Did the Seattle Seahawks stick with the run too long?
There was a firestorm on social media following the Seattle Seahawks’ 24-22 loss to the Dallas Cowboys on Saturday night in the wild-card round of the playoffs, and it centered on Seattle’s offensive play calling during the game. First, here’s what happened:
- Seattle, which led the NFL in rushing yards during the regular season, came out with an offensive game plan designed around running the ball.
- This game plan was unsuccessful against Dallas, a team with a good run defense, as the Seahawks’ running backs combined for 59 yards on 21 carries.
- Despite having little success on running back handoffs in the first half, Seattle persisted with the strategy in the second half, with little improvement.
- Despite the struggles on offense, the Seahawks led 14-10 entering the fourth quarter.
- After falling behind 17-14 Seattle went to the pass, but had a drive stalled by penalties.
- Dallas scored another touchdown to go ahead 24-14 late in the game.
- Seattle went to the air again and quickly scored a touchdown and a 2-point conversion to make it 24-22.
- But Seattle, out of timeouts, needed to recover an onside kick to have any chance, and with kicker Sebastian Janikowski injured, punter Michael Dickson’s drop-kick attempt was easily fair caught by Dallas.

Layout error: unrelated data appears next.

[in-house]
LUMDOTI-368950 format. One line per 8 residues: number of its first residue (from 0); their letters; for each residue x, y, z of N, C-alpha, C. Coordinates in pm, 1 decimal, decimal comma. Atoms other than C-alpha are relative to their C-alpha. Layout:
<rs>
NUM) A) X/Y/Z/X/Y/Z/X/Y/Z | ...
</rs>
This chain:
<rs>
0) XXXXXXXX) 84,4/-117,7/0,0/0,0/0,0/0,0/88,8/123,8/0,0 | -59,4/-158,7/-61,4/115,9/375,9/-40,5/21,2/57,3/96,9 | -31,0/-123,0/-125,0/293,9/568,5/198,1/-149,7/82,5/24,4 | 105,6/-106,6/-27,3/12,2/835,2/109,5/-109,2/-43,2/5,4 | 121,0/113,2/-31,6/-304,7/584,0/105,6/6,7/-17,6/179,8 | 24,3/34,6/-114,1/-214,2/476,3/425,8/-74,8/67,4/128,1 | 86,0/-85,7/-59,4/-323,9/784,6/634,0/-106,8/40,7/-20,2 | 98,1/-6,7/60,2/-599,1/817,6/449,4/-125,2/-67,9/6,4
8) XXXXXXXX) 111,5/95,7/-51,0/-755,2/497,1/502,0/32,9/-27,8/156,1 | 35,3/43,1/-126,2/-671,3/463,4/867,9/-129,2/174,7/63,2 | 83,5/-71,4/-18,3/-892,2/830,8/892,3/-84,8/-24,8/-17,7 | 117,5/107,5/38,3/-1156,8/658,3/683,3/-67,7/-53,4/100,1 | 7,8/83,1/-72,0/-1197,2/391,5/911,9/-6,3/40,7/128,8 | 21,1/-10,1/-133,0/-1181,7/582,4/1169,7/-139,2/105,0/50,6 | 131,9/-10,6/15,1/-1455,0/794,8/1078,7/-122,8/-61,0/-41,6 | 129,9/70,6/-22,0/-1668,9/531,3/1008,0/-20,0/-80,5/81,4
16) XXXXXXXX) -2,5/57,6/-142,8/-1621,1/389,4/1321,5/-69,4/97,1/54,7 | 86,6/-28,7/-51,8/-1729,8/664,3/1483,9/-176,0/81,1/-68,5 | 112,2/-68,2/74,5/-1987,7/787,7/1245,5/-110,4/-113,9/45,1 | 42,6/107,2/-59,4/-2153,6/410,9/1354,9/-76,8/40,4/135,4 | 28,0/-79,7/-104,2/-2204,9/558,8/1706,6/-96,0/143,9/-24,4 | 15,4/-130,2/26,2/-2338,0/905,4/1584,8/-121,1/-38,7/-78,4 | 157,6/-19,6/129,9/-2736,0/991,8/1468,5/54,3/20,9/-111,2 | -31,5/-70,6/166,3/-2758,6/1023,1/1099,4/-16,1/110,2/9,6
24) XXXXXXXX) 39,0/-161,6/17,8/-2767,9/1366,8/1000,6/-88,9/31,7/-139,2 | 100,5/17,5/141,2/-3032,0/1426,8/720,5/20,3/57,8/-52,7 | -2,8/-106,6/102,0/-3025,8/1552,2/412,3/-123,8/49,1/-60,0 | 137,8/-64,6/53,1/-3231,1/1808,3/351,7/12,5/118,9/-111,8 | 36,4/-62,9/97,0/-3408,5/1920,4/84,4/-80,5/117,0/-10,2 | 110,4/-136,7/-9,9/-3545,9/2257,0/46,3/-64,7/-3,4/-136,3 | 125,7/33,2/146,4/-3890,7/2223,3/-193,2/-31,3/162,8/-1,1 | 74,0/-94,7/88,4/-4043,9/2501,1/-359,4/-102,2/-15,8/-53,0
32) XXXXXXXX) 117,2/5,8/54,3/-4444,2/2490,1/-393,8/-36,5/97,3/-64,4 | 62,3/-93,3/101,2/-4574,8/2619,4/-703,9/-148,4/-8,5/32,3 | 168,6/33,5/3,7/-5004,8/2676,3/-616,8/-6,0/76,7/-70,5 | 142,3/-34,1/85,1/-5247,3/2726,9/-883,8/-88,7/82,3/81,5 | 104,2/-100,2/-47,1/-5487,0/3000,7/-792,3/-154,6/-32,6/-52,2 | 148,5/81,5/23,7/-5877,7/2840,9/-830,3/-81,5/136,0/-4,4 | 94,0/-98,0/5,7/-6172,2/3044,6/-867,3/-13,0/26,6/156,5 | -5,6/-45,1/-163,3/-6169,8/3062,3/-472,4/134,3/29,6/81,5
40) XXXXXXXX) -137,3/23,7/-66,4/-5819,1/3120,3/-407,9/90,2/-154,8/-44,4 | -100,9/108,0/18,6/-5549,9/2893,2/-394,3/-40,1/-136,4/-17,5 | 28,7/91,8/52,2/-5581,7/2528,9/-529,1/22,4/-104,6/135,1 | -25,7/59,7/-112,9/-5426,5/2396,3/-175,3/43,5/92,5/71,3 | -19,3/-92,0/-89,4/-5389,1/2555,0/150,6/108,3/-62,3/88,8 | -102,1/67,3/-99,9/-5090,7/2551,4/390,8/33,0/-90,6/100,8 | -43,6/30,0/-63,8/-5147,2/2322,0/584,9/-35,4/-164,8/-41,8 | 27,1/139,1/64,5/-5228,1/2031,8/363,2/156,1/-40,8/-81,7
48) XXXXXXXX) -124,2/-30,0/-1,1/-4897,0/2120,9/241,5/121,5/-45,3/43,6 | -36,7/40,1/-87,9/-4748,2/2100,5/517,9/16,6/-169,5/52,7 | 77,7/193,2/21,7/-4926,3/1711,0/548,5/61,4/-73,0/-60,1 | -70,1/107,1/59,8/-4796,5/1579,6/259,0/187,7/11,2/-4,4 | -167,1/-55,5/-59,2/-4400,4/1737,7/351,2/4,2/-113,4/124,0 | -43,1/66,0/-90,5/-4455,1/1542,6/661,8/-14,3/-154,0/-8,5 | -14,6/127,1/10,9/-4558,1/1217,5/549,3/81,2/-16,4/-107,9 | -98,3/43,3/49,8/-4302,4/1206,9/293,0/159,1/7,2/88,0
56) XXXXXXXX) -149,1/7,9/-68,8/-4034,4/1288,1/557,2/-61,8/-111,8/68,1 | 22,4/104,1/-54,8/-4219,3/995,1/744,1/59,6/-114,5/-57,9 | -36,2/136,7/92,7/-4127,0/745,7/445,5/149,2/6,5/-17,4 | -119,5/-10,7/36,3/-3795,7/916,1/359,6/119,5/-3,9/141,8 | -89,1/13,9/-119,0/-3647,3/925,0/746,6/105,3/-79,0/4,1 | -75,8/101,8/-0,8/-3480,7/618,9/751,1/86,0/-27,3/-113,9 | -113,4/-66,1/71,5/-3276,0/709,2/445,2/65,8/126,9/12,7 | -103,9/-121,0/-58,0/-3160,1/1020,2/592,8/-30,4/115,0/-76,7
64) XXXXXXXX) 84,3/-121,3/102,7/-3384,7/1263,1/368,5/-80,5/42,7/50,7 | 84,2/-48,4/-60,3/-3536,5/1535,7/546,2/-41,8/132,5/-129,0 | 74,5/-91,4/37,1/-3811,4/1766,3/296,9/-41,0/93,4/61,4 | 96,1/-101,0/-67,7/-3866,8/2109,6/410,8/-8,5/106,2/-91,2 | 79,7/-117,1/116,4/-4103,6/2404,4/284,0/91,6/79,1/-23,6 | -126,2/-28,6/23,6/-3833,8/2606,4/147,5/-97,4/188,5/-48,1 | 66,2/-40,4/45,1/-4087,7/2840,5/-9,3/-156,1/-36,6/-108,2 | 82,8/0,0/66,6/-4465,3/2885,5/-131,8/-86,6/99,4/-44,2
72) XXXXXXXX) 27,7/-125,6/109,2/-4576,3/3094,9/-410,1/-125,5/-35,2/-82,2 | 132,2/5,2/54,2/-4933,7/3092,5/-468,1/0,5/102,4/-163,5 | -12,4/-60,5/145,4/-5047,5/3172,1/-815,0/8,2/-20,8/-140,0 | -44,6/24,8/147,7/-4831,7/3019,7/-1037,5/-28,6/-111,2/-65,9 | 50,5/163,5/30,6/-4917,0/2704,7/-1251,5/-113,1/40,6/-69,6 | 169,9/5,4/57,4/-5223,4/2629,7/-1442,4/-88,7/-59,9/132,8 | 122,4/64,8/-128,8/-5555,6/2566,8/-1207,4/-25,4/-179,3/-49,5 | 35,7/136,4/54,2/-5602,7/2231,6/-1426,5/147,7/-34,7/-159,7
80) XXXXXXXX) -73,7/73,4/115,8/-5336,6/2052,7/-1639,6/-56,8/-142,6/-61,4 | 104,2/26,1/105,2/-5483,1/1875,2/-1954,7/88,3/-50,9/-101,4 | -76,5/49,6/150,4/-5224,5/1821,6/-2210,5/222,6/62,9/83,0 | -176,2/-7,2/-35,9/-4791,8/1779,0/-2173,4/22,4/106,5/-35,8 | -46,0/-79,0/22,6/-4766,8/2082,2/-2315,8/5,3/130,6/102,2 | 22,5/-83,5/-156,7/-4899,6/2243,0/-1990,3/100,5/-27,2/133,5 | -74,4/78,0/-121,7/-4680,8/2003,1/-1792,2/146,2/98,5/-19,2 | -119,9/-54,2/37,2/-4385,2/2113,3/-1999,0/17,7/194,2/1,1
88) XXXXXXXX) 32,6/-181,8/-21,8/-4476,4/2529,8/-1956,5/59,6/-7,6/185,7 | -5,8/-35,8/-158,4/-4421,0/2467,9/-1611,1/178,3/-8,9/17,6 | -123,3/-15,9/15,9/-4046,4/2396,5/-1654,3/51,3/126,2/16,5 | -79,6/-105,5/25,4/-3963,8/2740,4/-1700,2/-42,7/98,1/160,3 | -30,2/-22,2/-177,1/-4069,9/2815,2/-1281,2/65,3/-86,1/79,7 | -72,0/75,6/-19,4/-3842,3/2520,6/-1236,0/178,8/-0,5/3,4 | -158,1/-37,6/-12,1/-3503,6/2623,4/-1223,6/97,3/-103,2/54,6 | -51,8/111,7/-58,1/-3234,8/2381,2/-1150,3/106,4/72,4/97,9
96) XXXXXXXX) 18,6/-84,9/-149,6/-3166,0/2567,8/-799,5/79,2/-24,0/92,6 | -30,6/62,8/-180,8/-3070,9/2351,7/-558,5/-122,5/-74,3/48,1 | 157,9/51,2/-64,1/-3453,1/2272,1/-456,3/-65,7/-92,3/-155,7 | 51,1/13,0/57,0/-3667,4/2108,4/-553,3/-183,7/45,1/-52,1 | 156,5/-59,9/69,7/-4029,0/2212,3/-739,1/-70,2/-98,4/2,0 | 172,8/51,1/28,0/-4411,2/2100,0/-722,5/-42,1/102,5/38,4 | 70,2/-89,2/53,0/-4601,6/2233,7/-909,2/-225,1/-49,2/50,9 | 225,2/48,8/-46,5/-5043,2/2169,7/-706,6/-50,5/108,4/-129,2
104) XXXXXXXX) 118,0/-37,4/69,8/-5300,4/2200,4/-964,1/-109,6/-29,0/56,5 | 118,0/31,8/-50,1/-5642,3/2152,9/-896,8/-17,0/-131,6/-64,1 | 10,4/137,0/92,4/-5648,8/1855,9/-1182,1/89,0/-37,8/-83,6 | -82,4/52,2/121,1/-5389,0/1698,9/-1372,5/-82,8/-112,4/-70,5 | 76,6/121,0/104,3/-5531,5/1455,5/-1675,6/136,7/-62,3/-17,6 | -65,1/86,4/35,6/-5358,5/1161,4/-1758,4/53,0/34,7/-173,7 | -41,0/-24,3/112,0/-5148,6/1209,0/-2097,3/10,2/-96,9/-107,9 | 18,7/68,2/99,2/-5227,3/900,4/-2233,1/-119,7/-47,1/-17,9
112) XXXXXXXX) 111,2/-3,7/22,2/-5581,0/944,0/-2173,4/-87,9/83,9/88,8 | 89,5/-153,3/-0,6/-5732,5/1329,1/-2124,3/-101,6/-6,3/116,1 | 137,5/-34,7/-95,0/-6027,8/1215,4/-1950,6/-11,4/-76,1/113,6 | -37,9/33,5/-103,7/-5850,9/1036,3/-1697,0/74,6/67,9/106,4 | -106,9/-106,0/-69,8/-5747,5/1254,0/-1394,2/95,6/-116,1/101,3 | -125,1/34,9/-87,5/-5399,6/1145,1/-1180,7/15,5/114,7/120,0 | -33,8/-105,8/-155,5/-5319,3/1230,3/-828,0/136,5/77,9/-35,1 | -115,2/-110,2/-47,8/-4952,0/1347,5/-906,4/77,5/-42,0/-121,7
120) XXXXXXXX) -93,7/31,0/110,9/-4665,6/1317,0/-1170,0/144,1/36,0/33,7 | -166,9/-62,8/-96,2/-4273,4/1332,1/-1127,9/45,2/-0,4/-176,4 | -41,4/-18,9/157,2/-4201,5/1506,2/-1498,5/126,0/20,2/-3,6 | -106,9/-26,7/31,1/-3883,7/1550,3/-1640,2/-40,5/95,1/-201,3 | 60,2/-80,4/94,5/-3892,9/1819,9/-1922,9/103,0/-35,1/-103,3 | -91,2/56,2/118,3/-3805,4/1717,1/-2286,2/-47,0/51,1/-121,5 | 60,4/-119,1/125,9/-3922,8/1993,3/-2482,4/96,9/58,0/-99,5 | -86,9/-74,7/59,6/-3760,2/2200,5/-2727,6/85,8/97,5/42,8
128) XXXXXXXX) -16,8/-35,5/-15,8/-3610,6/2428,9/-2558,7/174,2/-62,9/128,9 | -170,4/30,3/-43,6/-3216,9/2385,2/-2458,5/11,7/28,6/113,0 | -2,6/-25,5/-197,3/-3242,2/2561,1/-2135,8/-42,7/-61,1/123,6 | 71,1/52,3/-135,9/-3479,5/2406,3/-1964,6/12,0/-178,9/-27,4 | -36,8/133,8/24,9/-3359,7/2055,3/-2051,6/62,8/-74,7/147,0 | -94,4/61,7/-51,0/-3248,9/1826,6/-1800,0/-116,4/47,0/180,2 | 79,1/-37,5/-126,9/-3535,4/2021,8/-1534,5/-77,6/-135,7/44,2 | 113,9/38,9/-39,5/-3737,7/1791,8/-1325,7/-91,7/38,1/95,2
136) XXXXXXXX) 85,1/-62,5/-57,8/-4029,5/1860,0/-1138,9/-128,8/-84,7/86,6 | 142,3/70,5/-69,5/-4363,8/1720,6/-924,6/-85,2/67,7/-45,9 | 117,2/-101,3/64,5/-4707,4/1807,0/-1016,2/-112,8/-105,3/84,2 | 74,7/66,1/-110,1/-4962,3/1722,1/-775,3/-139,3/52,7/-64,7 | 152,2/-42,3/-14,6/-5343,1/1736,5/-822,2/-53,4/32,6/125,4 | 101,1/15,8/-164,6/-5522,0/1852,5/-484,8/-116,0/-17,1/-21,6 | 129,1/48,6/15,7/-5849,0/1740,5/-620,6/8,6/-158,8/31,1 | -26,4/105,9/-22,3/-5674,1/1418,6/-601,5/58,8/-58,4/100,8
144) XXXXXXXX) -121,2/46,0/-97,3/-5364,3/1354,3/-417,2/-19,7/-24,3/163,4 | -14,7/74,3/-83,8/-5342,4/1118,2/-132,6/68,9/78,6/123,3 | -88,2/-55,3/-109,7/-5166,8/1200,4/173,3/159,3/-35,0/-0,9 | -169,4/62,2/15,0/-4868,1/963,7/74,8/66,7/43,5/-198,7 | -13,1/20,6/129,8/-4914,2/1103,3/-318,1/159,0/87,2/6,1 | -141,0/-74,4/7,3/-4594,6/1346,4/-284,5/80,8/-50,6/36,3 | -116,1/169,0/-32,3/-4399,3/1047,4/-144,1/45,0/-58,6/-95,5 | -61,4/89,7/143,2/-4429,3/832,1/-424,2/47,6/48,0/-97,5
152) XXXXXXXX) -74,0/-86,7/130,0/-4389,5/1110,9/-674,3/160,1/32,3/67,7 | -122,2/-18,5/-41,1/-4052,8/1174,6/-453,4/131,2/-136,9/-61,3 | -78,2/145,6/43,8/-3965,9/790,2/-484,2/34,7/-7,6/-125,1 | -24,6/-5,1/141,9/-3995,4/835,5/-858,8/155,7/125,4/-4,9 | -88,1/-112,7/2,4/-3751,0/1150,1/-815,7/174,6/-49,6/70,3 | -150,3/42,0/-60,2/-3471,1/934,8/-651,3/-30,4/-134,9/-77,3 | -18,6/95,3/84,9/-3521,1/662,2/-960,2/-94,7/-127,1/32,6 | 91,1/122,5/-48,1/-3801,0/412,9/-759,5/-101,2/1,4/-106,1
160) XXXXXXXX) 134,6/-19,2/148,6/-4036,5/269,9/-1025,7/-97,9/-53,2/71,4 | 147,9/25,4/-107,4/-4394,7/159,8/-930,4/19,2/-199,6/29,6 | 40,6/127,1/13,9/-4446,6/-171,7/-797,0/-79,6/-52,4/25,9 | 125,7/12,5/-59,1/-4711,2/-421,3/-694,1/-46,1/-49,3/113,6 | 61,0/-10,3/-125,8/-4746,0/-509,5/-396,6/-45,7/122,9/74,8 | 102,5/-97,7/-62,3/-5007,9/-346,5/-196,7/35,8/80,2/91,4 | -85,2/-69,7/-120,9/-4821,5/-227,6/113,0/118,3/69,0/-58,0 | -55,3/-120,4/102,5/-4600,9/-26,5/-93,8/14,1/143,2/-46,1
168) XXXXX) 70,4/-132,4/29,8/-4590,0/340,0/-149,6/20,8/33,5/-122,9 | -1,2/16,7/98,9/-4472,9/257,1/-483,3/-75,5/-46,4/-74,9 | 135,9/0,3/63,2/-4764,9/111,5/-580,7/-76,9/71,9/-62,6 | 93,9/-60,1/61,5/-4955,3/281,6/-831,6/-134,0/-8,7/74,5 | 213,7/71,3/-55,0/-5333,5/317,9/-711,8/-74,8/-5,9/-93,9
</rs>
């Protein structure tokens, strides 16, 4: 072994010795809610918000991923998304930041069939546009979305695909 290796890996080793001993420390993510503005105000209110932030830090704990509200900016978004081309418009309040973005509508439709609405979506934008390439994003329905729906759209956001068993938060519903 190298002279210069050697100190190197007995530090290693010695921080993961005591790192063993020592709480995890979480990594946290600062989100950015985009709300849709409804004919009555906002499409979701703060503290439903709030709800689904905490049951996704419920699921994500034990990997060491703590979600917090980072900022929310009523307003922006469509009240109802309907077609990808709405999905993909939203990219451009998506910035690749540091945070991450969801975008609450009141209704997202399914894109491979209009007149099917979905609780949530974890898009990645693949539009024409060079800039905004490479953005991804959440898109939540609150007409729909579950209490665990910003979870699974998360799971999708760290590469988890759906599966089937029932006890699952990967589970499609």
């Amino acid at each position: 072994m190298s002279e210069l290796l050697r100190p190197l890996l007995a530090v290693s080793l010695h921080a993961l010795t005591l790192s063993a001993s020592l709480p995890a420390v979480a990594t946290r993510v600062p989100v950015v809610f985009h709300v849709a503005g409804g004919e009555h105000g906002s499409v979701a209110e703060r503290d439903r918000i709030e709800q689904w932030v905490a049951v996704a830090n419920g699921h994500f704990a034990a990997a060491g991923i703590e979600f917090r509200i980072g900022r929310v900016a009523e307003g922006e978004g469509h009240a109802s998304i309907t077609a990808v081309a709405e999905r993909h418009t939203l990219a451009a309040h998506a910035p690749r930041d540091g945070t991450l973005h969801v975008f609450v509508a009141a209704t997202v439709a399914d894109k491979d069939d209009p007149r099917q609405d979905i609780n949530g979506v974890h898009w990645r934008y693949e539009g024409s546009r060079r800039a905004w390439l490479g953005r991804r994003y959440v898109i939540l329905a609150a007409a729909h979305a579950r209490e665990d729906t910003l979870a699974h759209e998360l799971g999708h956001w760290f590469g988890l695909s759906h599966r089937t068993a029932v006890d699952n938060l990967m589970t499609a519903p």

Afterward there were a lot of strong feelings voiced on Twitter regarding Seattle’s offensive approach. On one side were those who said the play calling lost Seattle the game. Those people said Seahawks head coach Pete Carroll and offensive coordinator Brian Schottenheimer lacked creativity in their play calling, didn’t make any halftime adjustments, and never gave quarterback Russell Wilson — the team’s best offensive weapon — the chance to win the game. Here’s an example (read the whole thread):
Seahawks fans, we're going to have a long talk about Brian Schottenheimer.
Seattle doesn't have Blake Bortles or Case Keenum at QB.
This is Russell Wilson.
16 Wilson passes @ 8.3 YPA vs
21 non-Wilson runs @ 2.8 YPC
One of the worst called games w a good QB I can remember.
— Warren Sharp (@SharpFootball) January 6, 2019
However, there were also those who staunchly defended Seattle’s approach. After all, the Seahawks were a pass-first team the first two weeks of the season and lost, and it was only when Seattle recommitted itself to the run in Week 3 — which happened to be a victory against Dallas — that the Seahawks began their drive to a surprise playoff berth. Going run-first, setting up play-action passing, was what worked during the regular season, and a team has to stick with what worked. Here’s an example of that:
Most will criticize Brian Schottenheimer tonight but I appreciate him sticking to the run all season. When I was with the @Seahawks we talked about being a dominant ball-control/play-action team and never stuck to the plan. Thank you for restoring this team’s identity, Schotty!
— Jim Nagy (@JimNagy_SB) January 6, 2019
On Twitter we tend to see the loudest voices, but just because the voices are loud doesn’t necessarily mean they represent the majority. So I’m curious what the masses think. Was the play calling, in which Seattle remained run-first most of the game, the primary reason why the Seahawks lost? Have your say here: